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The Millions Too Many

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Album Review

Although A Northern Chorus have decided to edit themselves somewhat with this album, the standard three-minute pop song is not exactly part of the overall plan. Hushed, artsy, and smart, the band wastes little time making elegiac sounds on "Carpenter," which has lush orchestration. It also contains an adventurous feel that resembles similar Canadian bands like Arcade Fire and Rheostatics. Melodic almost to a fault, the songs sound like they are part of one journey, especially "Skeleton Keys," which creates a very warm, textured foundation. However, part of the danger with such a record is that the warmth slowly starts to rub off, as is the case with the decent but at times too tightly wound "No Stations." Fortunately, the song builds into another string-tinged bridge that explodes. The album's centerpiece, "The Canadian Shield," is another slow-building tune that is the album's highlight by far, resembling the Canadian equivalent of Sigur Rós. Dramatic without going over the top but with a certain bite and edge, the song's only sticking point is that it could go on for a few more moments rather than clocking in at five and a half minutes. Meanwhile, the hushed, soothing-c*m-urgent "Ethic of the Pioneer" and "Remembrance Day" sound like they are just a bit too formulaic as the cello and violins are heard in the distance. While The Millions Too Many is an album that many will fall in love with and has some fleeting life-affirming moments, it's not entirely a jaw-dropping experience.

Customer Reviews

Intelligent Beauty

A Northern Chorus has created a beautiful album of intelligently constructed songs. The music marries extremely affecting singing with lush, elegant and soulful instrumental accompaniment. While iTMS cites U2 circa "Unforgettable Fire" as a reference to the sound of "The Millions Too Many", there are better references to the same period of music that one might invoke, most notably Prefab Sprout. Having said this, while A Northern Chorus sings in a voice that is uniquely their own, their sound is reminiscent of early Badly Drawn Boy and orchestral soft/loud/soft bands like The Delgados. This said, A Northern Chorus has produced music that need not be pigeon-holed in this way, as the perfected album that they have produced stands on its own as a wonderfully crafted collection of captivating music. Money well spent.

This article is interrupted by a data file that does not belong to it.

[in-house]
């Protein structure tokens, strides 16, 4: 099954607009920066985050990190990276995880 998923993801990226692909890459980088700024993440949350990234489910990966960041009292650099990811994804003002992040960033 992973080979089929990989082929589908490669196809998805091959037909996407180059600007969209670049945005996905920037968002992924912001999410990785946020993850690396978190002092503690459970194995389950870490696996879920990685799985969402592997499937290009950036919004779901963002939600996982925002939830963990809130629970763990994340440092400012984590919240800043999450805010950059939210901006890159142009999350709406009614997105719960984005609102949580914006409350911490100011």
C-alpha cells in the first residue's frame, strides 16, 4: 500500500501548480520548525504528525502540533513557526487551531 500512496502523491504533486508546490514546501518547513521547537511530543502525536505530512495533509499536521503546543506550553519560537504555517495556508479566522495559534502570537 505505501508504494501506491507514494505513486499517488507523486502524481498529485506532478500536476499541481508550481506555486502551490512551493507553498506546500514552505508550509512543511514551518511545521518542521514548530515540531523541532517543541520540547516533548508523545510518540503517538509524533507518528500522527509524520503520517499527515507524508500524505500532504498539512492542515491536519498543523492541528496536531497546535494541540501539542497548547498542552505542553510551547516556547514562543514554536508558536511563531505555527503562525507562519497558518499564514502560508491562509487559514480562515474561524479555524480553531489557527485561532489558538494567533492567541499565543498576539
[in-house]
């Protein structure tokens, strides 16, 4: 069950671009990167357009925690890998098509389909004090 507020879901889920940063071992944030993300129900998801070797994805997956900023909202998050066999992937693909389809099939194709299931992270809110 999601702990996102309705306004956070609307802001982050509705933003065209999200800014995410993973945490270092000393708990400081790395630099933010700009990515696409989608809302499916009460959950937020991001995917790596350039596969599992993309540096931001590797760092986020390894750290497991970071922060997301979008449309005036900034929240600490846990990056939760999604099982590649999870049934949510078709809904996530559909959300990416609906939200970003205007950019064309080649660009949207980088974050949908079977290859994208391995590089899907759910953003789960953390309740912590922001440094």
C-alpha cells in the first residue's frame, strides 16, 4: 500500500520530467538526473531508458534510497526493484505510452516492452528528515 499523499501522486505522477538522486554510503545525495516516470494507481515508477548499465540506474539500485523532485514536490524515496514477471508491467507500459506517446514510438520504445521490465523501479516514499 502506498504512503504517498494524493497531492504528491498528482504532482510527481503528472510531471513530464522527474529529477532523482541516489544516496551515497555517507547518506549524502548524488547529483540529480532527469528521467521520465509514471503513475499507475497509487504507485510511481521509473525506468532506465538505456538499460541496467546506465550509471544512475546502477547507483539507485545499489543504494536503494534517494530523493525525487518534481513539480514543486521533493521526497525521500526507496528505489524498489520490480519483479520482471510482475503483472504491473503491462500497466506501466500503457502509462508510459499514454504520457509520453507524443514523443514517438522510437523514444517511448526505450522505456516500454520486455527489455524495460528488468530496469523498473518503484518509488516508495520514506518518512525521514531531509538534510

Haunting and flawless

I would be so proud to put my name to a collection of gems like this. It's not very often that an album can repeatedly send shivers down my spine. The music is just so uniquely flawless, so haunting. I love that the emphasis in this album is on second-by-second quality in individual songs rather than trying to put a certain number of songs on the album. Quality always beats quantity when it comes to good music, and because ANC follows this principle so religious in this album, it's one of the best releases of 2007 in my books. It's one of those albums where you shouldn't just buy individual songs. Some people may not like this music but I say take the risk, and download the entire album! You will be glad you did. If you don't want to buy the whole album, I highly recommend Skeleton Keys, The Canadian Shield, Remembrance Day and Carpenter.


Formed: 1999

Genre: Alternative

Years Active: '90s, '00s

Presenting simple yet ingenious medleys of alternative pop along with artful indie rock substantiated by a resourceful string section, A Northern Chorus' conceptions seem to flow, aided by the cyclic choruses of their songs. Following the dissolution of their previous outfit, Datura Dream Defered, guitarist and vocalist Stu Livingstone, alongside Pete Hall (guitar, vocals), decided to form A Northern Chorus in 1999. During more than a year, the duo prepared and composed several compositions, prior...
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The Millions Too Many, A Northern Chorus
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Customer Ratings